Oil, gas company sales Jupiter Energy halted by judgeadmin
A Franklin Circuit judge has granted the state of Kentucky a restraining order against Jupiter Energy, an oil and gas company with offices in Louisville, to keep it from selling or marketing its investments.
Judge Roger Crittenden’s order also bars sales and marketing by four Jupiter officers — brothers Brian and Jason Rose, and Tom Nelson and his wife, Dawn Nelson.
The order is part of a civil action brought by the Kentucky Office of Financial Institutions seeking a permanent injunction on sales and marketing by Jupiter and its officers.
Jupiter Energy’s managing partner is Brian Rose, 26, son of David G. Rose, who has operated oil and gas companies since 1983. Last year, Kentucky secured a permanent injunction barring David Rose from involvement in securities sales.
David Rose announced last month that he would no longer sell securities, but he recommended that investors consider his sons’ companies.
The Courier-Journal reported in March that one of David Rose’s former companies, Bowling Green oil and gas developer Robo Enterprises Inc., raised more than $100 million from thousands of investors worldwide.
Nearly all of the investors lost 95 percent or more of what they put in, in part because Rose charged them so much for tiny percentages of wells that it was unlikely that they could make a profit, the newspaper found. Despite that, Robo continued to promote its “success” in the oilfields and downplay the risk of its investments. Robo filed for bankruptcy in 2001.
David Rose’s current company, enTerra Energy, has been operating from Jeffersonville, Ind., since 2005 when Kentucky secured a permanent injunction against him and enTerra in Franklin Circuit Court.
In the restraining order, Crittenden said Jupiter could continue to sell if it disclosed certain facts, in writing, to investors, including the many legal and administrative actions taken against David Rose, including Kentucky’s injunction, and that the Tulsa, Okla., office listed in Jupiter’s sales materials is “just an answering machine or service and that operations are from the offices in Louisville, Kentucky rather than Oklahoma.”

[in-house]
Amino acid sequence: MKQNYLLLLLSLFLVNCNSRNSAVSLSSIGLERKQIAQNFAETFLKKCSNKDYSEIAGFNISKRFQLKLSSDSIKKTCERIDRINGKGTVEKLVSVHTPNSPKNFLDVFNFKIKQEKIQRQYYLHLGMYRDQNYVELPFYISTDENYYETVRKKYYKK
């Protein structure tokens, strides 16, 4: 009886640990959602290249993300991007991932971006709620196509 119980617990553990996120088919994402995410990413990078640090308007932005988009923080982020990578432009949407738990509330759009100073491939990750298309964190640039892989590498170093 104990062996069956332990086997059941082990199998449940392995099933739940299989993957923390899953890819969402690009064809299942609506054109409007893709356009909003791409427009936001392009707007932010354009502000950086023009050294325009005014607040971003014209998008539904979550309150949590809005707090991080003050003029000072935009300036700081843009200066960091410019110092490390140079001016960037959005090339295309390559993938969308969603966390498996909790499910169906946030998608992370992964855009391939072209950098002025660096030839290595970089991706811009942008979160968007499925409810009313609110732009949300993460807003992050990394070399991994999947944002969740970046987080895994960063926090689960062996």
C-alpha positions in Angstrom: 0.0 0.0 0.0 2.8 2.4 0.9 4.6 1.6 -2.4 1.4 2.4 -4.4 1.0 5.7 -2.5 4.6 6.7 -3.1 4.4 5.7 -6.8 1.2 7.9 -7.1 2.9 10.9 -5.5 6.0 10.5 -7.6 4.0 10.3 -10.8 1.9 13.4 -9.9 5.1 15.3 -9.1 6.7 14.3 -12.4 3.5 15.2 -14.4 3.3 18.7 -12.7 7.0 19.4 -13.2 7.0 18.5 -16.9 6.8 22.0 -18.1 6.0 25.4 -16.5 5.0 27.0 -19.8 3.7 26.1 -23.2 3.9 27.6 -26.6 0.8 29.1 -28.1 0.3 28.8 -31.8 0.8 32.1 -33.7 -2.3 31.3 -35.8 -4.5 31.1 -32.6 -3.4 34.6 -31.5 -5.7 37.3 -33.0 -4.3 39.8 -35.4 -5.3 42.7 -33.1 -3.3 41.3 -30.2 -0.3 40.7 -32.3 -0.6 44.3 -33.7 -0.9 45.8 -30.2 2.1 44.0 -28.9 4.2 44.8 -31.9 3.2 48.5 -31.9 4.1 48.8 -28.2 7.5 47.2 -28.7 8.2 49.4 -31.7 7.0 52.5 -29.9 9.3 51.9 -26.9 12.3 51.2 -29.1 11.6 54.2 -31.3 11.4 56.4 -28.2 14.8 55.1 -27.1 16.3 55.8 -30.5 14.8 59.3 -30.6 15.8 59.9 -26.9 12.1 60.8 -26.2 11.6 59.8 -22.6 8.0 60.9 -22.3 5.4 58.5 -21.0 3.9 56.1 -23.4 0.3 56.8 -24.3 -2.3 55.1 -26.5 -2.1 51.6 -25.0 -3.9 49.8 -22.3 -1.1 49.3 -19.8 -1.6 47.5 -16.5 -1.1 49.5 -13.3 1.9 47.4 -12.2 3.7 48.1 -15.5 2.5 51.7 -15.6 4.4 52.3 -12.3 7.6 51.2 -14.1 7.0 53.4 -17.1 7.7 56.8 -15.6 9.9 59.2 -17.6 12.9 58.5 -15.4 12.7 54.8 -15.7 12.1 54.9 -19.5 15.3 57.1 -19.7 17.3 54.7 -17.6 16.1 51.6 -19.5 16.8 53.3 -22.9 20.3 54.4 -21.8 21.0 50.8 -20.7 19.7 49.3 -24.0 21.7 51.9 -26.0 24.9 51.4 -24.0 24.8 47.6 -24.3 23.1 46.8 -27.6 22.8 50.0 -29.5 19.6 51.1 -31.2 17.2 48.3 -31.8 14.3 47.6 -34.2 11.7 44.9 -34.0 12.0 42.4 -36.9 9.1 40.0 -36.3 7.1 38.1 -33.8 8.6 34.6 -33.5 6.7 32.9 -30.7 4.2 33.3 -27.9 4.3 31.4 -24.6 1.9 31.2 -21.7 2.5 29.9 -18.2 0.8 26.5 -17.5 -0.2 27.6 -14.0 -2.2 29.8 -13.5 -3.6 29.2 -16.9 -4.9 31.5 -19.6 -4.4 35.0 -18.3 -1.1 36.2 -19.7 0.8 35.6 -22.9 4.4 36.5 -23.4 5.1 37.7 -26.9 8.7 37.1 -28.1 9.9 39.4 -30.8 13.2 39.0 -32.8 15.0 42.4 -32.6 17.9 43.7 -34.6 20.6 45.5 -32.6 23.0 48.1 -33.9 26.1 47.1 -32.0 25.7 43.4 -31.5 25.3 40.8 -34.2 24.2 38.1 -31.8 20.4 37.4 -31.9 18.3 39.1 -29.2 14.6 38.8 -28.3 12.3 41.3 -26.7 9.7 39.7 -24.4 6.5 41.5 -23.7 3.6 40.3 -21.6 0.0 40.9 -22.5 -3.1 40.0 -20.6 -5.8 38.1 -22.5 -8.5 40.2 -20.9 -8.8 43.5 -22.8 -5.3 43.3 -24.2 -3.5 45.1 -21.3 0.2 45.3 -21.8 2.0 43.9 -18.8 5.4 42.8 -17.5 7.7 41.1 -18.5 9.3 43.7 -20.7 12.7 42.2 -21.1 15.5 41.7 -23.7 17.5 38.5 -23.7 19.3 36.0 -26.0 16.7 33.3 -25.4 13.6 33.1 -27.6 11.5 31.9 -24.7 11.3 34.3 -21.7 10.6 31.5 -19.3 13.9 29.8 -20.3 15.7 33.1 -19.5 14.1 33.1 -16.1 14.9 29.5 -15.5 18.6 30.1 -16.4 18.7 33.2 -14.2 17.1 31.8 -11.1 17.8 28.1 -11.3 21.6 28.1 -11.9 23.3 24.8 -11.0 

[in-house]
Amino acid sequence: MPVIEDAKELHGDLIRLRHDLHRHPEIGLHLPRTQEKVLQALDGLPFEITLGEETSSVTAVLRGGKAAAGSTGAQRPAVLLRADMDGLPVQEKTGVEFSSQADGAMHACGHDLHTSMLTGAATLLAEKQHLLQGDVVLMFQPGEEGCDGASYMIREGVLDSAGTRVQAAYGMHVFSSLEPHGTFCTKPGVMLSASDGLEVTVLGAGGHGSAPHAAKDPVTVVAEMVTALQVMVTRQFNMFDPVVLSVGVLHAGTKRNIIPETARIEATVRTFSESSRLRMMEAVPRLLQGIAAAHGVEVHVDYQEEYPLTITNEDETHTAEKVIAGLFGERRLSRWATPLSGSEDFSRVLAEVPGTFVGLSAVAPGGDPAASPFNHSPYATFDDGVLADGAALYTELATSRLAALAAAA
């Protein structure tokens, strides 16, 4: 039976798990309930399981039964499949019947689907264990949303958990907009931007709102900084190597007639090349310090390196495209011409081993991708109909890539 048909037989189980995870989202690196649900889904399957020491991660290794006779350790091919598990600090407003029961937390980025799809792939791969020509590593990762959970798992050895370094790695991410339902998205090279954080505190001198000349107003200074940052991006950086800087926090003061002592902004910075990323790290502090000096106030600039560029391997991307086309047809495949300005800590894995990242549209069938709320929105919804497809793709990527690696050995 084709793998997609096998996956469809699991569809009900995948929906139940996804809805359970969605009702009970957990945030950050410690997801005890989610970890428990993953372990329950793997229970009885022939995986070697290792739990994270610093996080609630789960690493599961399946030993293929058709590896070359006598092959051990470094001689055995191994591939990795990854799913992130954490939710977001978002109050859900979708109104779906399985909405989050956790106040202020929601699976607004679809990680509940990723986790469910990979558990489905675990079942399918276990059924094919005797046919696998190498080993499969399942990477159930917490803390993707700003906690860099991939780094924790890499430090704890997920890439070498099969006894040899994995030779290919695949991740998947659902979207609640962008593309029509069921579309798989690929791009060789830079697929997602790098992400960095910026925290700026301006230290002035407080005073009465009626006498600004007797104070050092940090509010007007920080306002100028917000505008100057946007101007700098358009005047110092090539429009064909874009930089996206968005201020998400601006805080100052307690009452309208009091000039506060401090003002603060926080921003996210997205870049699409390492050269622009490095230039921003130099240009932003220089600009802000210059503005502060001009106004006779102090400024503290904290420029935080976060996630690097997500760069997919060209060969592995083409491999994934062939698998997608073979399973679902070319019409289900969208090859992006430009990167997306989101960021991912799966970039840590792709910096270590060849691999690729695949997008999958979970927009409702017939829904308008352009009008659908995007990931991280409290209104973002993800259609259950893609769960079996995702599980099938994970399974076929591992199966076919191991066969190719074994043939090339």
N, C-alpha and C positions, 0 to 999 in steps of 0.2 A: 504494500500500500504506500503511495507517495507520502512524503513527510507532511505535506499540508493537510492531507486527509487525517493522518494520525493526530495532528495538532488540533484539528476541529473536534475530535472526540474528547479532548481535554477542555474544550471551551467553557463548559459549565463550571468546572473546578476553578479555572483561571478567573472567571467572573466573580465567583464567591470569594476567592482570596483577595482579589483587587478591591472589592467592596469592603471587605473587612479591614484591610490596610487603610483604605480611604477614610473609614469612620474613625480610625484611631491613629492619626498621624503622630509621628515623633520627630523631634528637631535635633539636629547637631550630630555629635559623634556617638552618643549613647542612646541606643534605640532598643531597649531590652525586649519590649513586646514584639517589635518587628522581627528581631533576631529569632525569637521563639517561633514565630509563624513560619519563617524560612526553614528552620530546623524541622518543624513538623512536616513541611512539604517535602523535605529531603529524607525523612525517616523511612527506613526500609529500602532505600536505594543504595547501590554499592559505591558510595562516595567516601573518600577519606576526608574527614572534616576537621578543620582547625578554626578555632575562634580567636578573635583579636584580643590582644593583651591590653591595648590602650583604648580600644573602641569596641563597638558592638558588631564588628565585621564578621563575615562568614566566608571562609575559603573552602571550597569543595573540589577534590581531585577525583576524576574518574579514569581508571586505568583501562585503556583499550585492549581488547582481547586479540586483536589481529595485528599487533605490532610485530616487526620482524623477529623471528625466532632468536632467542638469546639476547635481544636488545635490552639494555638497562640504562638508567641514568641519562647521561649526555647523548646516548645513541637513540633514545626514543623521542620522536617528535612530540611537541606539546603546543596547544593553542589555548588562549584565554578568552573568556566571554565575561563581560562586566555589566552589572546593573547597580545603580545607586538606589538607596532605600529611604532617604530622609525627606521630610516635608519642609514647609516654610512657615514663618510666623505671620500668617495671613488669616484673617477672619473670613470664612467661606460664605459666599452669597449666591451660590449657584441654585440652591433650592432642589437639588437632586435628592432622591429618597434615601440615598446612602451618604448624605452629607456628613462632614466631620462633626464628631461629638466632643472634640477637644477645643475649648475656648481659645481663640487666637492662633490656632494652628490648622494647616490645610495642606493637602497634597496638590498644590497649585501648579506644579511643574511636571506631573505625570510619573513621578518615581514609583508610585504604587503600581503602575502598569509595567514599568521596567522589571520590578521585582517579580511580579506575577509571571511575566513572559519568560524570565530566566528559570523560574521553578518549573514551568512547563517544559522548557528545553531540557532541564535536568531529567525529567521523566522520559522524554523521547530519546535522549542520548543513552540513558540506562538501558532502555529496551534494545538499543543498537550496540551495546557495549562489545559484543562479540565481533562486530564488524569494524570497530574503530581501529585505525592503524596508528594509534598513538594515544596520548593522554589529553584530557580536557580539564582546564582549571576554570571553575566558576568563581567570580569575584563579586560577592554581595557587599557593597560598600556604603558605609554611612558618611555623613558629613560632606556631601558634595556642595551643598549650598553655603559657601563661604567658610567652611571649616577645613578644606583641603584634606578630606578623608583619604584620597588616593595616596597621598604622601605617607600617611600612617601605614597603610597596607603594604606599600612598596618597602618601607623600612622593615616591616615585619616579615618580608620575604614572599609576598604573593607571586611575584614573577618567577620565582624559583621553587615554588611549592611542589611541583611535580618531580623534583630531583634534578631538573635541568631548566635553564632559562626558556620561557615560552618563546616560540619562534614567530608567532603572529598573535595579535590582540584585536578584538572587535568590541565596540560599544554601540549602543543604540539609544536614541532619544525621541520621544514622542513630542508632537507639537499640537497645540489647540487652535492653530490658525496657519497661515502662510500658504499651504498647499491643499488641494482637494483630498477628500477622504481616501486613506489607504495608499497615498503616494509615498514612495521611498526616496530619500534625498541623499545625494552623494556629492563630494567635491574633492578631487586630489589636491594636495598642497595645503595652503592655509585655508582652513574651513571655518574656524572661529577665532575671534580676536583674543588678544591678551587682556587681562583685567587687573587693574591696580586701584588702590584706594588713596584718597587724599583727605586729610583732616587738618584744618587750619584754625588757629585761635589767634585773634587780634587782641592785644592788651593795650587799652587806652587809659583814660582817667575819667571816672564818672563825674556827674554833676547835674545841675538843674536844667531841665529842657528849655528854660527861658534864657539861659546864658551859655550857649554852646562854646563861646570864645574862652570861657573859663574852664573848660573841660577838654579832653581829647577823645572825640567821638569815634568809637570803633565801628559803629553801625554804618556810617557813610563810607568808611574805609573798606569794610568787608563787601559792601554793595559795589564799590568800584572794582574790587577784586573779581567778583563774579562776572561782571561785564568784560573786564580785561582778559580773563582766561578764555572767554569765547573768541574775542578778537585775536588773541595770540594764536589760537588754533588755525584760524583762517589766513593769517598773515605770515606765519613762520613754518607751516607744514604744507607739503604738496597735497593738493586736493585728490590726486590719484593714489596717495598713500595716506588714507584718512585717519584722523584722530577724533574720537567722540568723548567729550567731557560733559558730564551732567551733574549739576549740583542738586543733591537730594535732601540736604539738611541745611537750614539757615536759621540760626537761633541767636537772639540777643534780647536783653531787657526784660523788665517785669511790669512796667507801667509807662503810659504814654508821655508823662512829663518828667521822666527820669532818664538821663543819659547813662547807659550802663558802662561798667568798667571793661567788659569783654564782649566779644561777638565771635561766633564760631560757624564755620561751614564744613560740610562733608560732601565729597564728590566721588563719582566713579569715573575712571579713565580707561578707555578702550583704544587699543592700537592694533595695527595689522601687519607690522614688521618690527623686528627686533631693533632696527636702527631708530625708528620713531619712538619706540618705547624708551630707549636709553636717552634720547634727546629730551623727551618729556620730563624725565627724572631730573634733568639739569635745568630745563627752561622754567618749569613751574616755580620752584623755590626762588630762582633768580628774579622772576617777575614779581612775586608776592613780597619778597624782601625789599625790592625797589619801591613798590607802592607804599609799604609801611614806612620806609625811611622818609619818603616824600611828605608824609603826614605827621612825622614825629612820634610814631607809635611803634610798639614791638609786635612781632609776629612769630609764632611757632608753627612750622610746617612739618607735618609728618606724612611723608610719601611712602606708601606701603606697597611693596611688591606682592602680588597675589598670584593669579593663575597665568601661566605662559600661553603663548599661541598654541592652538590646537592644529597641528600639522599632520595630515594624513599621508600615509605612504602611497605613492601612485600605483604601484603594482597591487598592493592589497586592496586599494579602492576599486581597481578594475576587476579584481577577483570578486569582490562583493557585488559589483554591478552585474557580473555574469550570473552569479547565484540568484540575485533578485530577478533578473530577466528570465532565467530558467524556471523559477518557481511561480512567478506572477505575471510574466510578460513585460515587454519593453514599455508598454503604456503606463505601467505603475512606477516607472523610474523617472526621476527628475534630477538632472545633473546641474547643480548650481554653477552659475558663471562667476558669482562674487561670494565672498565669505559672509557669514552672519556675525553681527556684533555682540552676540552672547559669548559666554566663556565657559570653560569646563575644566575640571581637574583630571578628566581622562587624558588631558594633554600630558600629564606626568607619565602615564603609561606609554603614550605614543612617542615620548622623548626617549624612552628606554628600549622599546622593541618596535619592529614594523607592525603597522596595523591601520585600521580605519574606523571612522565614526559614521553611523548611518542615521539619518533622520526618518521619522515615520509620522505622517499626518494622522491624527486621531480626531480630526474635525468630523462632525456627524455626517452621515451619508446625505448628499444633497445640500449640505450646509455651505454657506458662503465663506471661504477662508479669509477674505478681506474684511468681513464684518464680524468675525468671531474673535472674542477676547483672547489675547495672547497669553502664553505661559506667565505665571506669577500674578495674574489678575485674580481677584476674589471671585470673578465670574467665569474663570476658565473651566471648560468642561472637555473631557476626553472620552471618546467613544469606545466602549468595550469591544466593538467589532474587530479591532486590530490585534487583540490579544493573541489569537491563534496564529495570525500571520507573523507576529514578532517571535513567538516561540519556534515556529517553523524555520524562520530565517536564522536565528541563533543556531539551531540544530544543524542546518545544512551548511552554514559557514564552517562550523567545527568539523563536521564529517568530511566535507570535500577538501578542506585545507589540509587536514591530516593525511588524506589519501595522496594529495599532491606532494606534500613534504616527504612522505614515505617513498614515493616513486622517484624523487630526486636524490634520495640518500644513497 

Rose and enTerra are under investigation by the FBI and the Internal Revenue Service. Rose and his companies have been cited more than a dozen times by regulators in several states for breaking securities laws and have been sued by numerous investors. One Robo investor has an outstanding judgment against David Rose for more than $2 million.
Jupiter officer Jason Rose, who has gone by his middle name, Todd, also is starting an oil and gas company, Berkshire Resources, in Kentucky. Berkshire, which was registered this year in Florida, has offices in Jeffersonville, Ind., and also lists an address in Simpsonville, Ky.
Brian Rose declined through a secretary to answer questions for this story. Jason Rose and Dawn and Tom Nelson did not return calls for comment.
The Office of Financial Institutions began investigating Jupiter in April, after it received a filing believed to contain inaccurate information.
In its complaint filed last week, the state alleges that Jupiter Energy had been misleading investors by using David Rose’s history, which it paints in a positive light, to sell securities, while not disclosing his many legal and regulatory problems. The complaint also said Jupiter is misrepresenting itself as an Oklahoma company when it operates from offices off Hurstbourne Parkway in Louisville.
Securities laws require that prospective investors be told all material facts about an investment.
The complaint also notes several connections between enTerra and Jupiter, including that they use the same Oklahoma address and secretary and receive their forwarded mail together.
The 2005 injunction prohibits David Rose’s involvement in any securities sale in Kentucky and forbids his ownership or control of any person or business selling securities.
Colleen Keefe, director of the securities division in the Office of Financial Institutions, said yesterday that the agency asked for the restraining order to better protect investors.
“Generally, it’s much easier to prevent someone from investing in the first place, rather than try to get money back afterwards,” she said. “We were trying to prevent this from being sold to investors with the disclosures they have currently.”
Keefe said the state hopes to permanently bar Jupiter, Brian and Todd Rose, and Tom and Dawn Nelson from selling securities in Kentucky. The complaint also seeks reimbursement for all who invested in Jupiter based on the current materials. Jupiter has been trying to raise $4.4 million from investors.